Product Toolbox

Lighting Decision Jam


8 min


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Wherever you got to solve a problem as a team Lightning Decision Jams will help you to get to solutions. An extremely powerful method, and super simple to apply.

What is a Lightning Decision Jam?

If you discuss problems as a team — no matter whether it’s a product team, management board or any other group of people — usually ends up in endless, useless, open-ended and unstructured discussions. Lightning Decision Jams will bring a structured process to solve any issue at hand. You can apply them at almost any problem at hand: improving processes or flows, planning events, taking decisions, creating strategies, …

Just get 4–6 people together in one room (make sure it’s not more than 8, otherwise it gets tricky) and block 30–90 minutes — depending on group size. If you got more than 8, maybe split the groups.

AJ&Smart came up with this just a few years ago and this article is basically just a rephrase of their original whic you can find here. You should check them out anyways, they publish great Design resources e.g. on how to run a google design sprint.

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photo credits to AJ&Smart

How to do it?

You need

  • A whiteboard

  • Square sticky notes in two different colours

  • Rectangular sticky notes in a different colour from the square ones

  • Sticky dots in two different colours

  • Markers

  • A Timer

  • A Moderator (I’ll just assume that might be you)

  • Coffee and sweets always do their magic :)

Step 1: Collect all the things that go well

Timebox: 10 min Materials: The square sticky-notes (any of the two colours) + markers

Draw a boat with sails and anchor on your whiteboard. Draw it half-way below the waterline.

The sail represents things that are moving your team forward. The anchor represents stuff that holds you back. Maybe you remember the speed boat prioritization technique — it’s almost that.

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Now, every team member gets about 4 minutes to write down all the things that go well — one per sticky note.

Encourage the team to write as many as possible. Select one person at a time. This person puts their positive sticky notes on the top half of the boat and explains them. No disucssions are allowed unless they are questions of understanding. Give each person no more than 1 or 2 minutes.

You won’t actually end up using these sticky-notes going forward, but it’s important to start with the positives because

  • thinking about positive stuff first makes it easier to find corresponding negatives in the next step.

  • if the group starts with negatives immediately, the atmosphere can quickly turn sour and criticism & complaining can come up, instead of problem solving.

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Step 2: Collect all the problems

Timebox: 5 mins Materials: Square sticky-notes (same colour as in step 1) and markers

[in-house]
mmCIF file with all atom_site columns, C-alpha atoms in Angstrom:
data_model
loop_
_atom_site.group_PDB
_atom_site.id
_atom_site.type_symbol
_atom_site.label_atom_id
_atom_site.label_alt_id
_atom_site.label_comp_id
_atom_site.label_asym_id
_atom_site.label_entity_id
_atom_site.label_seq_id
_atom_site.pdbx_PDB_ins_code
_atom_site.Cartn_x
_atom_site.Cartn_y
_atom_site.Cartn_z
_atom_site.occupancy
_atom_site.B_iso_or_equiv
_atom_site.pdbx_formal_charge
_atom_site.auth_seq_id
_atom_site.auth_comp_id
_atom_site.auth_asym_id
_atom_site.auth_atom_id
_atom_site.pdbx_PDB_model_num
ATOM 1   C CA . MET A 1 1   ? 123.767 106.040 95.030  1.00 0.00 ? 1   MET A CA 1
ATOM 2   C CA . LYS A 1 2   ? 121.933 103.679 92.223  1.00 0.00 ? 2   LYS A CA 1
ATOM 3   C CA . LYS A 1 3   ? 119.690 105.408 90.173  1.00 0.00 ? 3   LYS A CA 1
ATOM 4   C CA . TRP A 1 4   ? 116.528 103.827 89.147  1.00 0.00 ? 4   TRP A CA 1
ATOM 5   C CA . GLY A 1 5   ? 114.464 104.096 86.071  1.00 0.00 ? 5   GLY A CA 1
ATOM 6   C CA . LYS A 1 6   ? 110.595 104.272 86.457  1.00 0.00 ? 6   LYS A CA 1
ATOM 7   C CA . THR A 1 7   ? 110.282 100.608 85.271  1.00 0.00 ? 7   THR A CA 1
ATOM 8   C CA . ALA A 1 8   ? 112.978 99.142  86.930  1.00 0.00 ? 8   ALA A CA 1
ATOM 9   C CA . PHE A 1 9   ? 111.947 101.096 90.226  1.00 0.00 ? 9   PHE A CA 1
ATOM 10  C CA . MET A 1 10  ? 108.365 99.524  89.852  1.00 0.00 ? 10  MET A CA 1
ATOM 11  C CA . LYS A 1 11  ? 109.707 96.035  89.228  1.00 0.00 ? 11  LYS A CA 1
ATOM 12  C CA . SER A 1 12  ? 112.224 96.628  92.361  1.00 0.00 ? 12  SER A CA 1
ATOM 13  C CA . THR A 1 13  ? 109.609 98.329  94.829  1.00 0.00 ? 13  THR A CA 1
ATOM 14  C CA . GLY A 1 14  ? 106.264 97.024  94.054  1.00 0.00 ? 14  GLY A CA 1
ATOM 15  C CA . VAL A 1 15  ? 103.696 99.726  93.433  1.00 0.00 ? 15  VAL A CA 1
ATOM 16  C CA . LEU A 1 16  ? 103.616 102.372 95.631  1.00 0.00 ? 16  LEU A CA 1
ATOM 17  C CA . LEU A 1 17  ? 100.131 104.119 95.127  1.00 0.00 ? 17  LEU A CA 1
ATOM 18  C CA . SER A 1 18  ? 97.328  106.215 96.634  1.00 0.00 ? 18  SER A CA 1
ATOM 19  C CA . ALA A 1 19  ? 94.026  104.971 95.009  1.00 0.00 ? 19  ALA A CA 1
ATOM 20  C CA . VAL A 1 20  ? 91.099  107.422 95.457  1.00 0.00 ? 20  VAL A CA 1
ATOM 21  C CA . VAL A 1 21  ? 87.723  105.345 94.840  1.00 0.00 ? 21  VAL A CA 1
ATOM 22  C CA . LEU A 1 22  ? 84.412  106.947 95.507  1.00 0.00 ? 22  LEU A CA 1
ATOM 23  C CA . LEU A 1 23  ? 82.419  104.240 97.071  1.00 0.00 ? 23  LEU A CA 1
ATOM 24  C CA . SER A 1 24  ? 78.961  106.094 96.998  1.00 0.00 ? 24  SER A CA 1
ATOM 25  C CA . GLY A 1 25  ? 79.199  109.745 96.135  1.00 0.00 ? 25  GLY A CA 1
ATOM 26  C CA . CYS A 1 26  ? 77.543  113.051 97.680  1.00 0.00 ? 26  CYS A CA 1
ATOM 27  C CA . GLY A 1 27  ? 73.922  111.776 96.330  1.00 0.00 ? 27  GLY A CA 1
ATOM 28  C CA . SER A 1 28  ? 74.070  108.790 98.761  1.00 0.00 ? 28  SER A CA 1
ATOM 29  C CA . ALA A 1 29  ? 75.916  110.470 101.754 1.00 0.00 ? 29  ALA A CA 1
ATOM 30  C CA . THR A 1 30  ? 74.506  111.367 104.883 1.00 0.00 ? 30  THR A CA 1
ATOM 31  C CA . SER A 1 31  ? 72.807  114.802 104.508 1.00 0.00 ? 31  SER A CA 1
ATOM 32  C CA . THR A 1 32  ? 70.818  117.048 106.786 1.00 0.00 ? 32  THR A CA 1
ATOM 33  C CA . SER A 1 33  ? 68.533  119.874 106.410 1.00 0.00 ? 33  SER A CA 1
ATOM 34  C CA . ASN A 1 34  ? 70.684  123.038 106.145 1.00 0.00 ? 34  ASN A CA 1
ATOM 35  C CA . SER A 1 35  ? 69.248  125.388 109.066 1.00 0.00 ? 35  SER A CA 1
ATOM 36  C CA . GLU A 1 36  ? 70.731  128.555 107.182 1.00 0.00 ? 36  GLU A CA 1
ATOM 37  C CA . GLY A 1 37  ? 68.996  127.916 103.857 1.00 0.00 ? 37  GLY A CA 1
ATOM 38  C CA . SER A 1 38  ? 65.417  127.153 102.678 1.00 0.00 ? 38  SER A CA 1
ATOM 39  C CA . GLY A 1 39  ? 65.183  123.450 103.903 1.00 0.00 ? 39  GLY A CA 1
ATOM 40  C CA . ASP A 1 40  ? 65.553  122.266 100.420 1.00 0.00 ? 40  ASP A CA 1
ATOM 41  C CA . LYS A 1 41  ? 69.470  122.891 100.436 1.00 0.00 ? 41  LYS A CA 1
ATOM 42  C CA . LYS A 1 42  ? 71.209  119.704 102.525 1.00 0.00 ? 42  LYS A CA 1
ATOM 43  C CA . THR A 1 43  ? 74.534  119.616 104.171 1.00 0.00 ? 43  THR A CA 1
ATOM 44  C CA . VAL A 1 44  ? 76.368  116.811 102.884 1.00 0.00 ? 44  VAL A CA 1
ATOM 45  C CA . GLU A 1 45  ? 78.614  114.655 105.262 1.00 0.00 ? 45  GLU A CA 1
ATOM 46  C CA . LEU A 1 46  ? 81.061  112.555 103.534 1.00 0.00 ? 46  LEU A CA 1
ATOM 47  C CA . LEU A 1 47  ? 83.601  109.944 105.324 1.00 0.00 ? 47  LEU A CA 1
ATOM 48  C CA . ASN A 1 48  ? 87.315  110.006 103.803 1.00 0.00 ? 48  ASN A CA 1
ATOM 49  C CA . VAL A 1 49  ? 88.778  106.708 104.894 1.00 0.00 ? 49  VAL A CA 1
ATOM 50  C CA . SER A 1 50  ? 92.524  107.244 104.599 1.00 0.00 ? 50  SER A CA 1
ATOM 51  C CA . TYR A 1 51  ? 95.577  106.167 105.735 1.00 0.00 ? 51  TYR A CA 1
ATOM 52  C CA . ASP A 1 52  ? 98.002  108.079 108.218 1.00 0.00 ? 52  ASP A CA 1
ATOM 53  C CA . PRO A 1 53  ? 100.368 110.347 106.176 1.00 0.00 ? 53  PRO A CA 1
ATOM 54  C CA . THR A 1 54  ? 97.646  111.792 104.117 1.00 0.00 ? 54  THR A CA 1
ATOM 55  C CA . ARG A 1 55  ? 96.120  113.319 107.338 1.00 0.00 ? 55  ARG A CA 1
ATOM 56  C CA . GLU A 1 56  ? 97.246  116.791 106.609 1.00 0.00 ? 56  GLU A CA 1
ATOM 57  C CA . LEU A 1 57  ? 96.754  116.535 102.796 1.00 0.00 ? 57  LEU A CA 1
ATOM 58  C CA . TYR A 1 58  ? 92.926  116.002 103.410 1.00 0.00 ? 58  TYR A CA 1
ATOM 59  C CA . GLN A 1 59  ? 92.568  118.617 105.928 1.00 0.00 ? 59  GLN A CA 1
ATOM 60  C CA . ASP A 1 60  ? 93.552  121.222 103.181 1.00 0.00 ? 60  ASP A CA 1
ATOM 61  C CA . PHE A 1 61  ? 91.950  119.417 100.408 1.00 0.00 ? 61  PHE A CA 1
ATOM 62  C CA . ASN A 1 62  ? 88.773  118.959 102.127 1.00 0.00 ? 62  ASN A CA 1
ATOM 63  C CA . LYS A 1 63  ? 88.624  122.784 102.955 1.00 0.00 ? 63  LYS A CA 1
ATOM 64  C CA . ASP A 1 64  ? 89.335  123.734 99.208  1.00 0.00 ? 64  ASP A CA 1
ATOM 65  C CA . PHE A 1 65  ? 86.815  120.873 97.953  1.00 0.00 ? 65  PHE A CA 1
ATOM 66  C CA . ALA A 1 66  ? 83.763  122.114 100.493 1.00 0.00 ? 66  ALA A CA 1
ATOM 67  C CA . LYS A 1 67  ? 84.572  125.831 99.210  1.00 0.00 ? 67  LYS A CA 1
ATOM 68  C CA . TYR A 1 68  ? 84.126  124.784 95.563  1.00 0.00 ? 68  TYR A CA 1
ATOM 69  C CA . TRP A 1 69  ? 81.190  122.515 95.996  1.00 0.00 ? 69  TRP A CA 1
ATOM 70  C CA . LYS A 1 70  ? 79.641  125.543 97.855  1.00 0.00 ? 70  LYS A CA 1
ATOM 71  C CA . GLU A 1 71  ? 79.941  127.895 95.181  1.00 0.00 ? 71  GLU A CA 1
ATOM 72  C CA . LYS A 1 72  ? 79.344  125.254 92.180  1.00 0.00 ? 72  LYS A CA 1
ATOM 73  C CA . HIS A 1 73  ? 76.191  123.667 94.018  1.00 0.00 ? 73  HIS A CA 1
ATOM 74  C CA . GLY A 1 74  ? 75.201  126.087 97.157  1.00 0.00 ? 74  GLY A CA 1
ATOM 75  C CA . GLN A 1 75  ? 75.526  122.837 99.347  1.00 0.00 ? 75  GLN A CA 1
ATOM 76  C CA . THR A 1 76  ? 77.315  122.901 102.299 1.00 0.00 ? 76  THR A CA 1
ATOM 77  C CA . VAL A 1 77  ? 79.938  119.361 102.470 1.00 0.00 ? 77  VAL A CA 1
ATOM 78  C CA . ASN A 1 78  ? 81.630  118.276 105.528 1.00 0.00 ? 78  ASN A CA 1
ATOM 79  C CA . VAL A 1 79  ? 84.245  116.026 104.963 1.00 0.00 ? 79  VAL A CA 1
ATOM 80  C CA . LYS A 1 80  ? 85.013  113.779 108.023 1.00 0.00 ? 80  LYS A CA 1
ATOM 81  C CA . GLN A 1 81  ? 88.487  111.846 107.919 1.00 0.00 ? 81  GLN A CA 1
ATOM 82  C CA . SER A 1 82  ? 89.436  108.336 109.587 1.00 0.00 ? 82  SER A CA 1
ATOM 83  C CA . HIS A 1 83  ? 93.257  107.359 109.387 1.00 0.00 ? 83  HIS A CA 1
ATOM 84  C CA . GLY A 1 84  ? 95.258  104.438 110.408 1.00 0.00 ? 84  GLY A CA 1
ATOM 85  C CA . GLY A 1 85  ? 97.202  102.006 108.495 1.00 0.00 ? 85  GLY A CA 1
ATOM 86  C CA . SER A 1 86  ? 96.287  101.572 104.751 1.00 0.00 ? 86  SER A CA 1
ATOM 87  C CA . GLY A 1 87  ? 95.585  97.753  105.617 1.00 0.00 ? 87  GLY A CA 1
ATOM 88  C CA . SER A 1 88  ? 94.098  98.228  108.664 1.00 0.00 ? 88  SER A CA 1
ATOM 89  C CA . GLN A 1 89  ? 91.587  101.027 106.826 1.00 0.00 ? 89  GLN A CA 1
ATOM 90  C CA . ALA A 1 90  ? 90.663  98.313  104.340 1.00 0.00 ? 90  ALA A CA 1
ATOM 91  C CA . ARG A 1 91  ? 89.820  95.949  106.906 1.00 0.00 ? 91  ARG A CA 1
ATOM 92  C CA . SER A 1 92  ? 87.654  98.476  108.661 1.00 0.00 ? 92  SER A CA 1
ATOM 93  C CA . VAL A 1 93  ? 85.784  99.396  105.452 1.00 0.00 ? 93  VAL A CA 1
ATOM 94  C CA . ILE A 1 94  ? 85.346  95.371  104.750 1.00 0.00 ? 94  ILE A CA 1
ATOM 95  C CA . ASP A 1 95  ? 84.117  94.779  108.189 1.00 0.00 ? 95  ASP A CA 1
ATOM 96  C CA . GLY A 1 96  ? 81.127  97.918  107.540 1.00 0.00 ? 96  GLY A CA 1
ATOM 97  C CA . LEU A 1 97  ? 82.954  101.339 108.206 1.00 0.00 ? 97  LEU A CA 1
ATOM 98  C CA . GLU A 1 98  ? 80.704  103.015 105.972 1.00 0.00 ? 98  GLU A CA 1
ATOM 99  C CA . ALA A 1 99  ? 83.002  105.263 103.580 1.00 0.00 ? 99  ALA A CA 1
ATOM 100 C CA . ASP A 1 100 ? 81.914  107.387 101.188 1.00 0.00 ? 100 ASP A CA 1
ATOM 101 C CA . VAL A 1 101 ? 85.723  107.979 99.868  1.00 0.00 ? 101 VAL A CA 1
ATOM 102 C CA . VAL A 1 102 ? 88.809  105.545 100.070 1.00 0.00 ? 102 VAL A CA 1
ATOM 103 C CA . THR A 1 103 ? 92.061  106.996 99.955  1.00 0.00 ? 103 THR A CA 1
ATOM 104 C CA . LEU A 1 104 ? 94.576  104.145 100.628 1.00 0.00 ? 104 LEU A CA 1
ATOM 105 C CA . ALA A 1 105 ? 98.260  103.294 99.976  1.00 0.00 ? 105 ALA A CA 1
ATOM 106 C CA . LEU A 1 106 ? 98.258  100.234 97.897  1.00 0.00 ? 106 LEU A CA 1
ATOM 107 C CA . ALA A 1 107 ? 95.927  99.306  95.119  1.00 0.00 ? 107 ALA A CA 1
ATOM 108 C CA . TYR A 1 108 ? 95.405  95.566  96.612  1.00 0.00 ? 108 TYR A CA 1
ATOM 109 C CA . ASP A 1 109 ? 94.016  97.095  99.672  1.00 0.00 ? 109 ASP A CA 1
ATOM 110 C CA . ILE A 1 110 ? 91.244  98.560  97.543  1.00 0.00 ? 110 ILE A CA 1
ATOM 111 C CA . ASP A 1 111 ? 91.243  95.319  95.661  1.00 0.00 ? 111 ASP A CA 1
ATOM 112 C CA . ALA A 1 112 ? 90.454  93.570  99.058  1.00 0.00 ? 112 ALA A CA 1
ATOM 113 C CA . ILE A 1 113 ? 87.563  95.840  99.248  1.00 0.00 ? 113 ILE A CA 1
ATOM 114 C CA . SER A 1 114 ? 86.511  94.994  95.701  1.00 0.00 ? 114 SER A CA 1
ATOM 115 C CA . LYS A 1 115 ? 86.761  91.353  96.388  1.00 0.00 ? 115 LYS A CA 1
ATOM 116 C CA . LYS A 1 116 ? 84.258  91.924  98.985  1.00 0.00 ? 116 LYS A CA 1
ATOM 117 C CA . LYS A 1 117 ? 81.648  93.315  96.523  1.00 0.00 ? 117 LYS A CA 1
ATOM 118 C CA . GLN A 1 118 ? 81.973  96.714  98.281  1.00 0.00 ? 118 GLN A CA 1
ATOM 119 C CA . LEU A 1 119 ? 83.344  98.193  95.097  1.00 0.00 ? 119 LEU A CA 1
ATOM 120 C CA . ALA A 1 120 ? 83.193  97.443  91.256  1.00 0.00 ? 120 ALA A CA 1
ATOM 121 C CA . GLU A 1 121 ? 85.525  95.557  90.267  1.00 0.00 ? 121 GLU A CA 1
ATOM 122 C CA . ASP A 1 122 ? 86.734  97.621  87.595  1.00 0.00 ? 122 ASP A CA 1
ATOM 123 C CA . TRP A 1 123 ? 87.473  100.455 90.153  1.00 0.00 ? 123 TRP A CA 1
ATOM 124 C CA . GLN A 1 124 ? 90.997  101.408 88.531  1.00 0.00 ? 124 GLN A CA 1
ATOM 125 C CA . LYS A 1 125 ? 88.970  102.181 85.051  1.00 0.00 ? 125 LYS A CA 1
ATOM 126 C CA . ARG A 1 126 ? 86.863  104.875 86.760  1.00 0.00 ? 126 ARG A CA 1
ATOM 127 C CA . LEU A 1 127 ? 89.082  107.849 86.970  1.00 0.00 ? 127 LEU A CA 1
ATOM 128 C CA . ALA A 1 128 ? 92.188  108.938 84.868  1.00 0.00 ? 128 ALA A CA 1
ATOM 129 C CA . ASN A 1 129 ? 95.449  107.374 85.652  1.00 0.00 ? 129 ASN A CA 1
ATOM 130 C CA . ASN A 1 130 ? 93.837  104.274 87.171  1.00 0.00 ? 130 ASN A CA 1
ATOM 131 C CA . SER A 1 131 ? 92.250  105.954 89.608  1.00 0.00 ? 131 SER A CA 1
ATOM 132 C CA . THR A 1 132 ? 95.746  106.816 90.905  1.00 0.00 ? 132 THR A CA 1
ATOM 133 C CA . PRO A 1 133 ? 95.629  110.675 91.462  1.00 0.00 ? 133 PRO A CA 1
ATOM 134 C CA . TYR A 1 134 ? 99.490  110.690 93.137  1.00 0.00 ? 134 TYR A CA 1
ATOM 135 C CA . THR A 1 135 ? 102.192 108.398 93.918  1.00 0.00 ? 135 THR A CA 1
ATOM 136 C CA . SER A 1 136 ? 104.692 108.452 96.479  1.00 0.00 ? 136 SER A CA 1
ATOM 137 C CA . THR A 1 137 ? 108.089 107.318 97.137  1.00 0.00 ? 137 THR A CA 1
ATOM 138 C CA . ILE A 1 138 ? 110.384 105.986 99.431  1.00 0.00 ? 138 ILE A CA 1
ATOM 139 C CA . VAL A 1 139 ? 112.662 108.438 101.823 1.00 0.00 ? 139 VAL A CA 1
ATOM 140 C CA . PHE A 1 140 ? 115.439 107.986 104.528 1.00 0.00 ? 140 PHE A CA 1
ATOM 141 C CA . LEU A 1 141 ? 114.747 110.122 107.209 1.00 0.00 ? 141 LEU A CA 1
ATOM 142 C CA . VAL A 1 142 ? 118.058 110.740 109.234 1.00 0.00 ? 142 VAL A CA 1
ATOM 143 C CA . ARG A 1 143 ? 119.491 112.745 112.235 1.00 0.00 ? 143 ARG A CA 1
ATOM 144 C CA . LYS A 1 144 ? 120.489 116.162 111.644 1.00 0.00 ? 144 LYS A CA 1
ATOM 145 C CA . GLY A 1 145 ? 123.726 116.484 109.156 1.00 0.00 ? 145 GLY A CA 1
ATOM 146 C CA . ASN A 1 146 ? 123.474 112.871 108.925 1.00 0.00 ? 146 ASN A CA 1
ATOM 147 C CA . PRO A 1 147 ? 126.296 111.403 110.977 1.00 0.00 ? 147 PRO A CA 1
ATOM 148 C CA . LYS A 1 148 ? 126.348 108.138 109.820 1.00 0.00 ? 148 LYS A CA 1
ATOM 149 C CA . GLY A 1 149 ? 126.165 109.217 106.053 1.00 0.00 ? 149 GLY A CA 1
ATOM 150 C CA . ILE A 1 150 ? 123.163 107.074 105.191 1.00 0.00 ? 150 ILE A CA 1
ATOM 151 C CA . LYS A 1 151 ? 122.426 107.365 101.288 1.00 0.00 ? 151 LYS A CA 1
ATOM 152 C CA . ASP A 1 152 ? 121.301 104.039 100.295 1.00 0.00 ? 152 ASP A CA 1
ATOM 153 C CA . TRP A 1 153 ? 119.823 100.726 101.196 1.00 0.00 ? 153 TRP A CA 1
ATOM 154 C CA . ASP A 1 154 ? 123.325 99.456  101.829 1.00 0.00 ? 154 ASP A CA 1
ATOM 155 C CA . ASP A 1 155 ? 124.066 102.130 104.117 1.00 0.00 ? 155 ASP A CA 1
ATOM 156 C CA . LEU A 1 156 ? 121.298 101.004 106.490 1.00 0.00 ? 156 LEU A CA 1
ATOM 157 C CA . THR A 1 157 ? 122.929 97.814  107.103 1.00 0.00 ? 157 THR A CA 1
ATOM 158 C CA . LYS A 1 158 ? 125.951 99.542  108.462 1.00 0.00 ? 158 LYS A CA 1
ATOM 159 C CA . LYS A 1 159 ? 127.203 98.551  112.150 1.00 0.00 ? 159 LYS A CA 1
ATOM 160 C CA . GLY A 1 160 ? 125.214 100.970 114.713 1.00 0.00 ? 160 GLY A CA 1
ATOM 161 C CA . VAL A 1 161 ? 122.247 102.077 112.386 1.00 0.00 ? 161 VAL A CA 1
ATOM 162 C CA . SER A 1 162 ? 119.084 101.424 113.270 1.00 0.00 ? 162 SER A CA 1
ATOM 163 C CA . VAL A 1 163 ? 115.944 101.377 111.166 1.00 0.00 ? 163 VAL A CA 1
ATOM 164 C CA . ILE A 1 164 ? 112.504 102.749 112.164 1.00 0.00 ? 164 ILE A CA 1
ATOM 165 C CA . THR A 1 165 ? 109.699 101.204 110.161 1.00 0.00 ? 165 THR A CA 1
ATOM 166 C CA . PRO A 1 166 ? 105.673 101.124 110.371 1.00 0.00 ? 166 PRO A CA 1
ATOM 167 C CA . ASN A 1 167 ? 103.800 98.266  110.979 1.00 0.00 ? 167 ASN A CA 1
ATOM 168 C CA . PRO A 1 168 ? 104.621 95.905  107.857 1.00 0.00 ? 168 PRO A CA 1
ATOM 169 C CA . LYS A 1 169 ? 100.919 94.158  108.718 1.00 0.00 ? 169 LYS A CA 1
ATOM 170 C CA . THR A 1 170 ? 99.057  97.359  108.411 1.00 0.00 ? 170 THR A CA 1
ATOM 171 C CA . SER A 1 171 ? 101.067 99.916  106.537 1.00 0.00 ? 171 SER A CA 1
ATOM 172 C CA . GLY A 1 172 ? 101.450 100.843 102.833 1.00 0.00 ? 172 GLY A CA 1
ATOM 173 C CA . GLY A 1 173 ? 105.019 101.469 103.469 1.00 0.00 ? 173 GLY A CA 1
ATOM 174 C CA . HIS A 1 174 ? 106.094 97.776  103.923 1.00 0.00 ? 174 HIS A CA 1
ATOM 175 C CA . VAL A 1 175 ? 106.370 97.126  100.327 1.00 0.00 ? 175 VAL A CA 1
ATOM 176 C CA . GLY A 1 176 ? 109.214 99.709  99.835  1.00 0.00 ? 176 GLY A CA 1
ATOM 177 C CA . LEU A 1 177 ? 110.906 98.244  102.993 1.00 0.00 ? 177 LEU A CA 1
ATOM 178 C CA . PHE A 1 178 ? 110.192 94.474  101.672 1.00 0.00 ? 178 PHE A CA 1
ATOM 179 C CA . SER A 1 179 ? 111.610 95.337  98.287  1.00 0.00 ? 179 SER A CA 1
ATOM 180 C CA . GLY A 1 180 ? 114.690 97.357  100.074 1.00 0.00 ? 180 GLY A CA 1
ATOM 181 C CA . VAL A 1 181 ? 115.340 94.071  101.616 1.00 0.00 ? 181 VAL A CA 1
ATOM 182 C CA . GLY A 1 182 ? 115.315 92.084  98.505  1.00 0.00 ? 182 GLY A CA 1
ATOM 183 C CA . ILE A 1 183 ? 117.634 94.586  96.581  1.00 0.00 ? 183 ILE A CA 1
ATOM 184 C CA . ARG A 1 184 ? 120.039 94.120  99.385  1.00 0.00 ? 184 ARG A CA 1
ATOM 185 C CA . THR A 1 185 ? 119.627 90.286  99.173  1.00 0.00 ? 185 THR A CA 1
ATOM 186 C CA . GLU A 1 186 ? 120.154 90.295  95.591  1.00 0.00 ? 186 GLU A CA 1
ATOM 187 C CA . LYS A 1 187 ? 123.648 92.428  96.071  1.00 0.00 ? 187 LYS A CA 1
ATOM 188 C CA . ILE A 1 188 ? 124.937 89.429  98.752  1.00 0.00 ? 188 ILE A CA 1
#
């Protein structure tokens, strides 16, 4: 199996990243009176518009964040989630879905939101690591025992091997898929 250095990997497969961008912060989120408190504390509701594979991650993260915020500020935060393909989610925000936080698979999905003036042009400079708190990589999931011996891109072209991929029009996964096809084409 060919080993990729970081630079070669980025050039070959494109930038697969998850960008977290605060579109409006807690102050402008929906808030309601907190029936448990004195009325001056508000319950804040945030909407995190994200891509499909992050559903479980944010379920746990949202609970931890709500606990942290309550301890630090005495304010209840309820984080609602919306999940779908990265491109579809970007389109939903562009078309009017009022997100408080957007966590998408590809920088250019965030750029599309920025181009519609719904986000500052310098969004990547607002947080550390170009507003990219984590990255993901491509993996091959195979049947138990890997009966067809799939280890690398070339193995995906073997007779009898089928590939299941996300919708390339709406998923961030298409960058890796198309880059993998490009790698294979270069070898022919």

Now, the team spends 4 minutes writing down all the challenges, complaints, mistakes or concerns. Again, in silence and without any discussion. Usually the most important problems arise quickly.

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When the 4 minutes are up, everyone puts all their sticky-notes in the bottom half of the sailboat at the same time. No presenting or explaining the sticky notes this time. This should take about 1 minute.

The reason we don’t explain the sticky notes this time is to avoid any personal criticism. The sticky-notes will speak for themselves.

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Step 3: Prioritize the problems

Timebox: 3 mins Materials: Sticky-dots

Give each team member 3 sticky dots. Everybody now votes on the challenges they consider to be the most important to solve — again, without discussion. People can put multiple dots on one note and can also vote their own notes. But, remember to only put them on the problem notes below the sea line, not the positives notes above.

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Once the 3 minutes are up, arrange the notes in order of priority.

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Step 4: Reframe problems as ‘how might we…?’ statements

Timeboy: 3 mins Materials: Rectangular sticky-notes + markers

Now, you re-write all the problems as ‘how might we…?’ (HMW) statements. This way you have a standardized format that helps solving the problem. You might know this from Design Sprints.

Let’s look at an example: Imagine the top voted sticky-note says “I can’t contribute because am never up to date about the status quo on current projects”. Because many people voted on it, we can see it’s clearly an issue many people are having. Here’s how that problem might be re-written into a more general statement:

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If you want to solve more than one problem, repeat step 4 for each problem you’d like to solve, rewriting each sticky-note as a HMW. Then continue with steps 5–8, identifying solutions for multiple problems at the same time. Any problems you decide not to solve now, can go into a problem backlog and can be picked up from step 4 another day.

Step 5: Ideate on solutions— without discussion

Timebox: 6 mins Materials: Square sticky-notes (the other colour) + markers